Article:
United States wants the Sri Lankan government to show “accelerated progress” in speeding up the process of reconciliation and granting of political rights to the Tamils of the North.
Asked to elaborate on what “accelerated progress” meant, United States Assistant Secretary of State for South and Central Asia, Robert O’ Blake said here on Friday that it is “incumbent on the government to show that it is committed by doing everything it can, as quickly as possible, the full range of actions that were mentioned in the LLRC [Lessons Learned and Reconciliation Commission] report.”
Mr. Blake, who is here on a three-day visit, said that he had “wide-ranging and productive series of meetings” with political leaders, business community leaders and members of civil society. “I discussed in all our meetings the need for accelerated progress to implement the recommendations of the Lessons Learned and Reconciliation Commission (LLRC) and the National Action Plan. I emphasised the importance of progress in reducing the role and profile of the military in the North, and full respect for human rights,” he said.
Emphasising that implementation of the LLRC - the report that went into the causative factors of the war that split the Sinhala and Tamil communities and suggested remedial action - was the best way to achieve progress for Sri Lanka, Mr. Blake said that it was desirable to “move forward as quickly as possible” and implement the action plan.” “I just feel there are a lot of questions on how quickly Sri Lanka is committed to moving ahead on this,” he said.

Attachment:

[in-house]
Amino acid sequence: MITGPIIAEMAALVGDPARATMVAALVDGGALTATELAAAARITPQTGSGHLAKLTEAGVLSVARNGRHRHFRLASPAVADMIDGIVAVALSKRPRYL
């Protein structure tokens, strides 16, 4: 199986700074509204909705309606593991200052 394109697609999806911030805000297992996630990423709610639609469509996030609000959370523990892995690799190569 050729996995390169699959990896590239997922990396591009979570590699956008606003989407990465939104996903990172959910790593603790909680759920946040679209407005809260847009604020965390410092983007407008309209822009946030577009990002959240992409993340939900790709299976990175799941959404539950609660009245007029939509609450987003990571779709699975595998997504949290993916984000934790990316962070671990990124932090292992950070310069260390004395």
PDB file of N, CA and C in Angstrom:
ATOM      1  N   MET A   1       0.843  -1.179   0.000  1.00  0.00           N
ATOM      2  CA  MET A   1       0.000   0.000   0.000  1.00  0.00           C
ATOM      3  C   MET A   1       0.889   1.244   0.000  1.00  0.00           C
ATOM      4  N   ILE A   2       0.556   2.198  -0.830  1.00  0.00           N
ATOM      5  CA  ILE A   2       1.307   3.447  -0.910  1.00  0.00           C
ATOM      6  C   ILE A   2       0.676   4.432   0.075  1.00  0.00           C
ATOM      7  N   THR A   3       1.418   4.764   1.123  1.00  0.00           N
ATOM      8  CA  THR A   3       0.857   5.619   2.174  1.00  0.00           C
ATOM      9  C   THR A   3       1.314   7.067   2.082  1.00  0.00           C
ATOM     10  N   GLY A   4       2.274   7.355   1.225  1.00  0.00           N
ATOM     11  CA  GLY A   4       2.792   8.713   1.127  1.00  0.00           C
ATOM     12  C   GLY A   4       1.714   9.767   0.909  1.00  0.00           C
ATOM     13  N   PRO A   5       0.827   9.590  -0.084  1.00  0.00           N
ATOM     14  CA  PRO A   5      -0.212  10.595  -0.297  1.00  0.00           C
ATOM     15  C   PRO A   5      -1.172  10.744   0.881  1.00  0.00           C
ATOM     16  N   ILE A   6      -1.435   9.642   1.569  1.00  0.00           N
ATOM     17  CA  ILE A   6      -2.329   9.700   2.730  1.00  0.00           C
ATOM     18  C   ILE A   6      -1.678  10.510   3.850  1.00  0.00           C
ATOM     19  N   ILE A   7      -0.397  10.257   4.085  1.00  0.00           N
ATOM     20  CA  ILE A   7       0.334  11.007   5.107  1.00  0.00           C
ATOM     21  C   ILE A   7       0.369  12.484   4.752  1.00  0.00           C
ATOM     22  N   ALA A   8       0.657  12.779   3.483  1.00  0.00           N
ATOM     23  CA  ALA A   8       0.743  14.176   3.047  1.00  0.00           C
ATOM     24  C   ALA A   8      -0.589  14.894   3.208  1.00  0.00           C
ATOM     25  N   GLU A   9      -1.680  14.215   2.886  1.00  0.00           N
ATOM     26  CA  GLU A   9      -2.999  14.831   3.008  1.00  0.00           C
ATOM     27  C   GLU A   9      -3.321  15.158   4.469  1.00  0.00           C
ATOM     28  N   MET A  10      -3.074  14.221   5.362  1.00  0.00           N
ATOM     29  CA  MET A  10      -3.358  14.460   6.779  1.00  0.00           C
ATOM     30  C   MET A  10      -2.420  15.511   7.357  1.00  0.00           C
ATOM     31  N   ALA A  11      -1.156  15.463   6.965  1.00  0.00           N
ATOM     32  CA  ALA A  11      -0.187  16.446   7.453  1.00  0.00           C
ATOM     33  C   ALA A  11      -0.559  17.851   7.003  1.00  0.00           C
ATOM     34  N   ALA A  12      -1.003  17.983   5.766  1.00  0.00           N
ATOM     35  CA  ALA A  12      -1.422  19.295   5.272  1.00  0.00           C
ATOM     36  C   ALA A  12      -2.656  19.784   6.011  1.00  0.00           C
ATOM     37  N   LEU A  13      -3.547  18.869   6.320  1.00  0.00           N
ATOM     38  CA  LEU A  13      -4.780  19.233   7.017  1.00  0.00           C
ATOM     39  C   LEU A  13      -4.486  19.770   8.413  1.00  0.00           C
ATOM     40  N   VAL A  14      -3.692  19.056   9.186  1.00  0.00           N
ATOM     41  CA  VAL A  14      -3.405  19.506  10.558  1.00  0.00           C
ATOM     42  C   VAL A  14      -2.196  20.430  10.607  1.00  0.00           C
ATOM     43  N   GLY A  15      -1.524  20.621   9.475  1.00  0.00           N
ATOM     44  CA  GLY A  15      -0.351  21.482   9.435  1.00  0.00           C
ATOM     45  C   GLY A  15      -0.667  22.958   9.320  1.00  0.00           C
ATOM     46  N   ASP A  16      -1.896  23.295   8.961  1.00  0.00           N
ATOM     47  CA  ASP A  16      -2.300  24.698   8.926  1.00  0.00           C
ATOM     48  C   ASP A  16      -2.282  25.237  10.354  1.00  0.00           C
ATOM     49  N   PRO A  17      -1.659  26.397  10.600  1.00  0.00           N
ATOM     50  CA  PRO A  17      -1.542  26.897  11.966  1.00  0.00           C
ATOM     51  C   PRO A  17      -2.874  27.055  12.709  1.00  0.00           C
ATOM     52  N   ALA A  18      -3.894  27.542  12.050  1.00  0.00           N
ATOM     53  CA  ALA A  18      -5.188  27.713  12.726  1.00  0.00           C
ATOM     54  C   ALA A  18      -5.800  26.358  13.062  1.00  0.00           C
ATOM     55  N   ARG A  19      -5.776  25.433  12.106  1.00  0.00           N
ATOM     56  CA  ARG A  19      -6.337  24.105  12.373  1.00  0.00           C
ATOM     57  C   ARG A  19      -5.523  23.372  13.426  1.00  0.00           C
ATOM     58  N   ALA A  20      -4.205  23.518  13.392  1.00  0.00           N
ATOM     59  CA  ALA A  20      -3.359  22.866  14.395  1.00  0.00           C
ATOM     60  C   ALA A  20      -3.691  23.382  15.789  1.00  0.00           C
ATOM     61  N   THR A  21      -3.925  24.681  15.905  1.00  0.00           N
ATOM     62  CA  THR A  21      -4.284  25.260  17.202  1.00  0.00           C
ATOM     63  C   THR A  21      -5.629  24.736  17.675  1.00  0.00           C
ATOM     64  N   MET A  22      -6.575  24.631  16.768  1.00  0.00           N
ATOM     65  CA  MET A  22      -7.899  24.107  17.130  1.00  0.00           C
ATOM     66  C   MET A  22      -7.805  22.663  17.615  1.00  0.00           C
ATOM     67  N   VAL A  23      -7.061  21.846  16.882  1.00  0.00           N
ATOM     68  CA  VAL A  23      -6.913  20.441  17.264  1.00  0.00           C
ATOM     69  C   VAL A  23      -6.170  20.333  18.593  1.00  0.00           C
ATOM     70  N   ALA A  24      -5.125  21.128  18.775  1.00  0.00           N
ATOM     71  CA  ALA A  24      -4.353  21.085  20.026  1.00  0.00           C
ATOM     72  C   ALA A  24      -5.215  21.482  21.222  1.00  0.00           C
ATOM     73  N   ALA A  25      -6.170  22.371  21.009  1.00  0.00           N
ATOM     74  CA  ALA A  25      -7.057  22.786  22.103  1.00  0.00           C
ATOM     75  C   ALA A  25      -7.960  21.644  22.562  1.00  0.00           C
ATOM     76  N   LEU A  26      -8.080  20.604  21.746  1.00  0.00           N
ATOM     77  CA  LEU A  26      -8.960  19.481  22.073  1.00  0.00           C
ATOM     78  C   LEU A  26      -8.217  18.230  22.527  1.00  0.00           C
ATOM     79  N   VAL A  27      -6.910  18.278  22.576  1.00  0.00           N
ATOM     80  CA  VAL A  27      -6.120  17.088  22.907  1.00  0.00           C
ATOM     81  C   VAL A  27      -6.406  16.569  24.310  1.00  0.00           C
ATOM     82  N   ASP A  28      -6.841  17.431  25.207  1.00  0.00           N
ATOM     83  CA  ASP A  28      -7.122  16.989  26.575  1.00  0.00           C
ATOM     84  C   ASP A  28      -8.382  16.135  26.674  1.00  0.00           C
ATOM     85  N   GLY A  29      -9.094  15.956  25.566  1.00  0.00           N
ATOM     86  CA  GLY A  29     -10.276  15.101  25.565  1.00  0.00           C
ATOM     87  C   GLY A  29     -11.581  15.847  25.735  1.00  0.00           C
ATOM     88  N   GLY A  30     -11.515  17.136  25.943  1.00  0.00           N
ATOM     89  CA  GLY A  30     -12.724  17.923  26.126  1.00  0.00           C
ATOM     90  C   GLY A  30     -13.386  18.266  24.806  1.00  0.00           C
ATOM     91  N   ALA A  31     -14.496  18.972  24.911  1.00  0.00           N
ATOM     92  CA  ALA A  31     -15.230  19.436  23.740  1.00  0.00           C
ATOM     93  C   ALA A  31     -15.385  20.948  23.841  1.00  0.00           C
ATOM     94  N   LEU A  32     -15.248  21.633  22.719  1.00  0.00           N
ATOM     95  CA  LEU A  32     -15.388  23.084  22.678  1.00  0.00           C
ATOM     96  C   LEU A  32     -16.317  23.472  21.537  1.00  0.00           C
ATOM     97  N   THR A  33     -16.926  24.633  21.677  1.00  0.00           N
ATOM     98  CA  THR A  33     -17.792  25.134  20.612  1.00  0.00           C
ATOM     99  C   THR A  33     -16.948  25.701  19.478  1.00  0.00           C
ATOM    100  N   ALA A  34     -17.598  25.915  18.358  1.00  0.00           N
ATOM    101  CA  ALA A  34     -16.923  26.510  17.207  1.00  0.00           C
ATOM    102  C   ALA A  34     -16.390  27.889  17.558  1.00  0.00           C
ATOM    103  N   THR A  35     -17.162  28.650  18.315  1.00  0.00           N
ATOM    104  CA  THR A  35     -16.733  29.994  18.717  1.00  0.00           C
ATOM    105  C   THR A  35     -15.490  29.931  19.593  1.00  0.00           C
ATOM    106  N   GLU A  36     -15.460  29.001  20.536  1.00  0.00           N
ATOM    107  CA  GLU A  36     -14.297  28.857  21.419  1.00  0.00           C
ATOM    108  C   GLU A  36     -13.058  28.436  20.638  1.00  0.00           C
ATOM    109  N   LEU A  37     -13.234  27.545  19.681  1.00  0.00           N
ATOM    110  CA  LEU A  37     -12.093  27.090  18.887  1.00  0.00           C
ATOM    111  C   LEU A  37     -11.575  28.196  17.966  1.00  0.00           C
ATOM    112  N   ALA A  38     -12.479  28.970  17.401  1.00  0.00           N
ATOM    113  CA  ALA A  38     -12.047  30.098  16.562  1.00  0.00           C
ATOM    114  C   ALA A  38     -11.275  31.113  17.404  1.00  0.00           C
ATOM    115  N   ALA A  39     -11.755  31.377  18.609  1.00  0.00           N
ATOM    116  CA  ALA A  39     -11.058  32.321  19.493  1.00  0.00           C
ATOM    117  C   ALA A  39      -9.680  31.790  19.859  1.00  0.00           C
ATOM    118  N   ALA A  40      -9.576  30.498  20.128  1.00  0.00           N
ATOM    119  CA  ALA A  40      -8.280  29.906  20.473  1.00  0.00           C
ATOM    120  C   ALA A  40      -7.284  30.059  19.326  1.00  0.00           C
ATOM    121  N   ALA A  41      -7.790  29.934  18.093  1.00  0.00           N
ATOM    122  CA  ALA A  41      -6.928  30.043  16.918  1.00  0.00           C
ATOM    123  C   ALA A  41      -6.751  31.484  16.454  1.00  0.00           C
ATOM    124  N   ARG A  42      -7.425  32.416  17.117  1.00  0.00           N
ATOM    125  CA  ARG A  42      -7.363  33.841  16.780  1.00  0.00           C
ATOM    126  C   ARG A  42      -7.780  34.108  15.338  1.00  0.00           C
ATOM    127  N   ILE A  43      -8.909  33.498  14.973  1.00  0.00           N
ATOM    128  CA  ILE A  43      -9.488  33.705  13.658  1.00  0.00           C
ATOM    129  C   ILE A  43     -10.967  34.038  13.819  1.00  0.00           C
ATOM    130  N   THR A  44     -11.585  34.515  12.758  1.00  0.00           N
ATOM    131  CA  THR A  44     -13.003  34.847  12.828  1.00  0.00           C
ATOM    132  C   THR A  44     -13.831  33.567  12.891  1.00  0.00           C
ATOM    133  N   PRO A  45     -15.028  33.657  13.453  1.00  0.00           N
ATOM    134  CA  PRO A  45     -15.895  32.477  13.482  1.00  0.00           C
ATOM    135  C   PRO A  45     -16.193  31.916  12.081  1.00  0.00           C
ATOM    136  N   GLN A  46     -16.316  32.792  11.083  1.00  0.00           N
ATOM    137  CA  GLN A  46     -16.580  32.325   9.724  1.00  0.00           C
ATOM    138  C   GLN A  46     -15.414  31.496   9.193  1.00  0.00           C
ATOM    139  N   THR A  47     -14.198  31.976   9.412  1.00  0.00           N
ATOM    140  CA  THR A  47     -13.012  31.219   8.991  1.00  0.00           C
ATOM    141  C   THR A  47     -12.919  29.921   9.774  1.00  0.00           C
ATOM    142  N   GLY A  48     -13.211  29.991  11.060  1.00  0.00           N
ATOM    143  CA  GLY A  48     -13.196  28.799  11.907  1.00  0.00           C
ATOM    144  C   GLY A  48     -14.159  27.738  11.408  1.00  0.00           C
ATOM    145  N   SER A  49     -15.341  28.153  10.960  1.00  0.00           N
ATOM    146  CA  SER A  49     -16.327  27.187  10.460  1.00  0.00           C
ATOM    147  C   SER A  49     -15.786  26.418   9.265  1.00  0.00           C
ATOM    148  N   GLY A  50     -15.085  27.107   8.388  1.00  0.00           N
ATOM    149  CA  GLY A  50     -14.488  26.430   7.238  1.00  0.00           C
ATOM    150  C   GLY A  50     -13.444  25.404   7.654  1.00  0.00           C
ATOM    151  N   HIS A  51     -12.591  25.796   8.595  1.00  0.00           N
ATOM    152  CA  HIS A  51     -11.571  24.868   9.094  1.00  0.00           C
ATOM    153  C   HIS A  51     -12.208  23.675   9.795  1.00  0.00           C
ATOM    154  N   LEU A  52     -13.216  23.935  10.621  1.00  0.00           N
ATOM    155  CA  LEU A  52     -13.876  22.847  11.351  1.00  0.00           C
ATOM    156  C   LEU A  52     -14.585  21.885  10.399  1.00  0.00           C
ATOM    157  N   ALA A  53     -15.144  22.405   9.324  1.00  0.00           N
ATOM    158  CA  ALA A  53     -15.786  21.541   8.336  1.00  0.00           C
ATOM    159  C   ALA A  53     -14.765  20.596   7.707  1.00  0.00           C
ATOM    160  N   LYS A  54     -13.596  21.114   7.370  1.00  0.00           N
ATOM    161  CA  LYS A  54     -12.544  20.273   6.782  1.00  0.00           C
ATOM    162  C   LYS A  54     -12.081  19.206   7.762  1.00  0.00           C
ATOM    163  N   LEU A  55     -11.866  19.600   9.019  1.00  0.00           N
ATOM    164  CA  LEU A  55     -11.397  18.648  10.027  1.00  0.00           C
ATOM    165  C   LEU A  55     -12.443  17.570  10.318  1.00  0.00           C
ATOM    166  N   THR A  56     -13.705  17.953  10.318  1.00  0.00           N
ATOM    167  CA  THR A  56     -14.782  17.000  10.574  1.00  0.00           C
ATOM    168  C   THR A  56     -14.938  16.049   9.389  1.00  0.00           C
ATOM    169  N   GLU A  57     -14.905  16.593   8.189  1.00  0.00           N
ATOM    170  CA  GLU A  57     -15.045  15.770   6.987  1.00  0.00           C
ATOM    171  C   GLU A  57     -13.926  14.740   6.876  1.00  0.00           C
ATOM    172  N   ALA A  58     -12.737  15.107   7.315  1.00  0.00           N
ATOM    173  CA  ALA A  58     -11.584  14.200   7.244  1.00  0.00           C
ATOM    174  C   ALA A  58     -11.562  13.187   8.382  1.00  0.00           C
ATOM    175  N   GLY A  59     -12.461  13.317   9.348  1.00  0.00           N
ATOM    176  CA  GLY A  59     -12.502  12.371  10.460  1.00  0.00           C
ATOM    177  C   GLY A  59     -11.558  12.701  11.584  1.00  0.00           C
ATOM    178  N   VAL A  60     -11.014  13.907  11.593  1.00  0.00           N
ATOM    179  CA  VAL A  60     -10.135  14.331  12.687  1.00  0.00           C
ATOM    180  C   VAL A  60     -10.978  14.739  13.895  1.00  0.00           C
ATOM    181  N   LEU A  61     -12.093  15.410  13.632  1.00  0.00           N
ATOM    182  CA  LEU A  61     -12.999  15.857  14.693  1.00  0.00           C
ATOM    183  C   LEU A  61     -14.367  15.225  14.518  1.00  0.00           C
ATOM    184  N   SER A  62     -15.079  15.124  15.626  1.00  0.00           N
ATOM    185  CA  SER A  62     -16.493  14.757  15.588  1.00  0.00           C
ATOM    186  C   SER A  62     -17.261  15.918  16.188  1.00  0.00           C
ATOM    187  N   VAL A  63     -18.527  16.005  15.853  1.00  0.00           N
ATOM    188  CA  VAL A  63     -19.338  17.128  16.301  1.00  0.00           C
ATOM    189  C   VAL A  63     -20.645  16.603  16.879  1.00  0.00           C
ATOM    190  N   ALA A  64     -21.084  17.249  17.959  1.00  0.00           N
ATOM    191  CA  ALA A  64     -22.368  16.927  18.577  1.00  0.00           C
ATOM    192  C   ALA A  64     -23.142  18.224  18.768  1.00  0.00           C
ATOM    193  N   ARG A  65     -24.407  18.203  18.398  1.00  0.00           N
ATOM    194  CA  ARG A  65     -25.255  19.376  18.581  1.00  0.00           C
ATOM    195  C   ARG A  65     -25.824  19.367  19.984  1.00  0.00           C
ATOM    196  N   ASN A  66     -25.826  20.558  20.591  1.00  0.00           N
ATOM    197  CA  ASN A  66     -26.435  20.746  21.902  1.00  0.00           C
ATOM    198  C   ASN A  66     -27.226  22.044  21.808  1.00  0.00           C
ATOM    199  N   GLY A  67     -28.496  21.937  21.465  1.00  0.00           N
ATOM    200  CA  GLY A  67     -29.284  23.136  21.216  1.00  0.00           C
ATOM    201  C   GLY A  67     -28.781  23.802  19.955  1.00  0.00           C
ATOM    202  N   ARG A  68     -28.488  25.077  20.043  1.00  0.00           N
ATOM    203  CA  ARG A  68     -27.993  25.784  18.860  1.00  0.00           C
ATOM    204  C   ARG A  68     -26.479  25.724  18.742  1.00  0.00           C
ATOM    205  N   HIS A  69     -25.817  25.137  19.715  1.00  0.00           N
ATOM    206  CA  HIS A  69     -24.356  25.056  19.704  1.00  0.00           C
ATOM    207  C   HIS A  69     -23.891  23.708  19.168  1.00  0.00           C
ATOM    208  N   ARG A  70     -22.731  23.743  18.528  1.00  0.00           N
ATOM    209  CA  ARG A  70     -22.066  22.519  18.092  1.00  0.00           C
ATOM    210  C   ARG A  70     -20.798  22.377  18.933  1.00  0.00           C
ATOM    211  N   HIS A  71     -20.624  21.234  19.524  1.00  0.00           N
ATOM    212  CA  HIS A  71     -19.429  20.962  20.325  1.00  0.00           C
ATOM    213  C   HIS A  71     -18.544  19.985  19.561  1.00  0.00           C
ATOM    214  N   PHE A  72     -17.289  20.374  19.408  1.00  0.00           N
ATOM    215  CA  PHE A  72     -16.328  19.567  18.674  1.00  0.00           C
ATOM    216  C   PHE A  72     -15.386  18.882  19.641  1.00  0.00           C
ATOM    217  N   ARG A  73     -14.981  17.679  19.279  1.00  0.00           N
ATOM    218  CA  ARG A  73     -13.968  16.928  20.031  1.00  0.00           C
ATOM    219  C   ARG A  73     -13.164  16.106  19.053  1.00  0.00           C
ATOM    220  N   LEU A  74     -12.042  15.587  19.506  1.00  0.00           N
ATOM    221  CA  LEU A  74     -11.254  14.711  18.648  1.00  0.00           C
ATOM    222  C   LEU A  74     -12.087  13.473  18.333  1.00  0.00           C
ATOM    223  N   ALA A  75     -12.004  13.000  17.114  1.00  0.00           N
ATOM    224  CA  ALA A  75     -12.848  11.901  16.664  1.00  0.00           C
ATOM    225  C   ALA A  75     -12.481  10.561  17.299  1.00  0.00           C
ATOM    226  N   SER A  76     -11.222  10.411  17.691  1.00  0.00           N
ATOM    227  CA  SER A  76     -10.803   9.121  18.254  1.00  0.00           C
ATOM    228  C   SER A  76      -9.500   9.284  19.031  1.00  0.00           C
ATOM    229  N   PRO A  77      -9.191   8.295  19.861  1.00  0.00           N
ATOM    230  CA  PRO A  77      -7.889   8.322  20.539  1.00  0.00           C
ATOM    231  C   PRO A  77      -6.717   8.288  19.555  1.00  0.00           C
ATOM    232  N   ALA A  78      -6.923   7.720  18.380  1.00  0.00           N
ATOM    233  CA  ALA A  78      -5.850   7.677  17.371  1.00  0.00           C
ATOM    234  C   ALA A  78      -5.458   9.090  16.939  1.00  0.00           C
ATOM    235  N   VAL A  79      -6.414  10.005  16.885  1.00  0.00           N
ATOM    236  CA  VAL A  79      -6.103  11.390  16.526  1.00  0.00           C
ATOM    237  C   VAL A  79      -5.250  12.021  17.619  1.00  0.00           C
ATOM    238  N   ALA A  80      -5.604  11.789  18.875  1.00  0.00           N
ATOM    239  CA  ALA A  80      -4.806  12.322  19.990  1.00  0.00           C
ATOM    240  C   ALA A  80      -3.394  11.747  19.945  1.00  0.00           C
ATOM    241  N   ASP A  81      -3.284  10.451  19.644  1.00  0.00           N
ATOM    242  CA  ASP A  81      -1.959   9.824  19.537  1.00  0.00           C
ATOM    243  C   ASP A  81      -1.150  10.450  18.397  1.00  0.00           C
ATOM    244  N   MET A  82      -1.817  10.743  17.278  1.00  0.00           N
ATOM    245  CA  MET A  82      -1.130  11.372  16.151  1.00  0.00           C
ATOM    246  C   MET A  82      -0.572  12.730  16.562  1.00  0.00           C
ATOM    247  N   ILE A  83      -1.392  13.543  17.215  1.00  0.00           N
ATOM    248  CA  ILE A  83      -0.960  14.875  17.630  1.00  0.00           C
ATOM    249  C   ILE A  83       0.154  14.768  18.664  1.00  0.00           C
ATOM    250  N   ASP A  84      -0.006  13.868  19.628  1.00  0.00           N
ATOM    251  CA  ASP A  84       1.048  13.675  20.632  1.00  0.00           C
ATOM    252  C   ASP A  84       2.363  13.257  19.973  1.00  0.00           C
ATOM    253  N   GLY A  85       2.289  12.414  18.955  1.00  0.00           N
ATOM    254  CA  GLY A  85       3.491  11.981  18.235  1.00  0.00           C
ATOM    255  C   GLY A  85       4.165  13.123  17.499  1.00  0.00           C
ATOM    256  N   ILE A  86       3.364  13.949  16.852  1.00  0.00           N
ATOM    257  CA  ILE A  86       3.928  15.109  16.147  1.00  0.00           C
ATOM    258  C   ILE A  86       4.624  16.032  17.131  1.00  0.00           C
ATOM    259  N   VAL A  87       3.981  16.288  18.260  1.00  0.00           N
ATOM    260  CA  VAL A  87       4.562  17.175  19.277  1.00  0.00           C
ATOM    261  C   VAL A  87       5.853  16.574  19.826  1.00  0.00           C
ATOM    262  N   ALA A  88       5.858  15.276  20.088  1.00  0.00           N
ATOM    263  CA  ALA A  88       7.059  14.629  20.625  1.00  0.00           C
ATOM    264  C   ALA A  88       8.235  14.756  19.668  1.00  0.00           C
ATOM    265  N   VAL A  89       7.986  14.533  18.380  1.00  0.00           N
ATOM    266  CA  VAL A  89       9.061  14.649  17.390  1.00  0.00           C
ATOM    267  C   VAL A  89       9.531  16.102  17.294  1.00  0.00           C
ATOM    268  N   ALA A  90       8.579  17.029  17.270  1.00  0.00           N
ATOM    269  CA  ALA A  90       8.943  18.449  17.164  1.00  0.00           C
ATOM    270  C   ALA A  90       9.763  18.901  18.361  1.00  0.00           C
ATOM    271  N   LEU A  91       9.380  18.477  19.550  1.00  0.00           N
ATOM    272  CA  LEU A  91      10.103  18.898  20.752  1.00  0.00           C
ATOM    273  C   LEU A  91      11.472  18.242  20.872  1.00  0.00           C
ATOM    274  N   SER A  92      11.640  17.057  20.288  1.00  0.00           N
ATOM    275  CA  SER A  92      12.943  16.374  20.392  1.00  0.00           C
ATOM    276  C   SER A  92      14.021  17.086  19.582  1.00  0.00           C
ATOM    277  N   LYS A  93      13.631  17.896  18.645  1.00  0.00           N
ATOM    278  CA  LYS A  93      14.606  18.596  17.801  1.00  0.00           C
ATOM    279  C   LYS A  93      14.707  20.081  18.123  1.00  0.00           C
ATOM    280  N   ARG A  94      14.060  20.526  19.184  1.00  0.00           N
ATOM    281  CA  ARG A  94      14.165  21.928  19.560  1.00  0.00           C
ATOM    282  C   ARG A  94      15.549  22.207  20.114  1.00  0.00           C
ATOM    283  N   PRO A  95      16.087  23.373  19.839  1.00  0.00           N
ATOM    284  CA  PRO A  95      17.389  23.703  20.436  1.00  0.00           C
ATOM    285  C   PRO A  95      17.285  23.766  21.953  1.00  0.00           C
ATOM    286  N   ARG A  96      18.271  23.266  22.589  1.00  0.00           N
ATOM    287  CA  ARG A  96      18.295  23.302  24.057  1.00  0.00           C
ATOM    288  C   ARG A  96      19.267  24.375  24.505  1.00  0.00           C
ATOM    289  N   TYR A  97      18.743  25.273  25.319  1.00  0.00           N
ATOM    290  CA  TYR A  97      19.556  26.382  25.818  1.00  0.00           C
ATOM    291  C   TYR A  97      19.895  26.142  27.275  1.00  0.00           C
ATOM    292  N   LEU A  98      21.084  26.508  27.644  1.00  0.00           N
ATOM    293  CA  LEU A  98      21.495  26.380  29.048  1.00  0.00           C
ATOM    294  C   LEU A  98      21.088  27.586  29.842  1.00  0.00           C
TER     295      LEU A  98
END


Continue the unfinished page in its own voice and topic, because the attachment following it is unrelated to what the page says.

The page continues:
Drawing a comparison between the North and the East, he said that elections to the Eastern Provincial council were held just a year after the East was free of Tamil Tigers. Three years after the war was won, North still did not have a provincial council. In his meetings with senior Sri Lankan government officials in Colombo, he urged that the Northern Provincial Council elections be held as soon as possible. He also “encouraged an early resumption of talks between the TNA and the government to agree on powers to be devolved to the provinces.”
“On issues of accountability, it is our hope that three years after the end of the conflict, there can be a credible and transparent accounting, investigation and prosecution of some of the outstanding and serious allegations of human rights violations, as well as progress on the missing,” he said, and added that accountability is a “very important part of the reconciliation process.”
Mr. Blake, a former Ambassador to Sri Lanka, introduced the new Ambassador to Sri Lanka and The Maldives, Michele Sison, who arrived last week. Ms. Sison had earlier served in the region in Chennai, as Consul General for South India.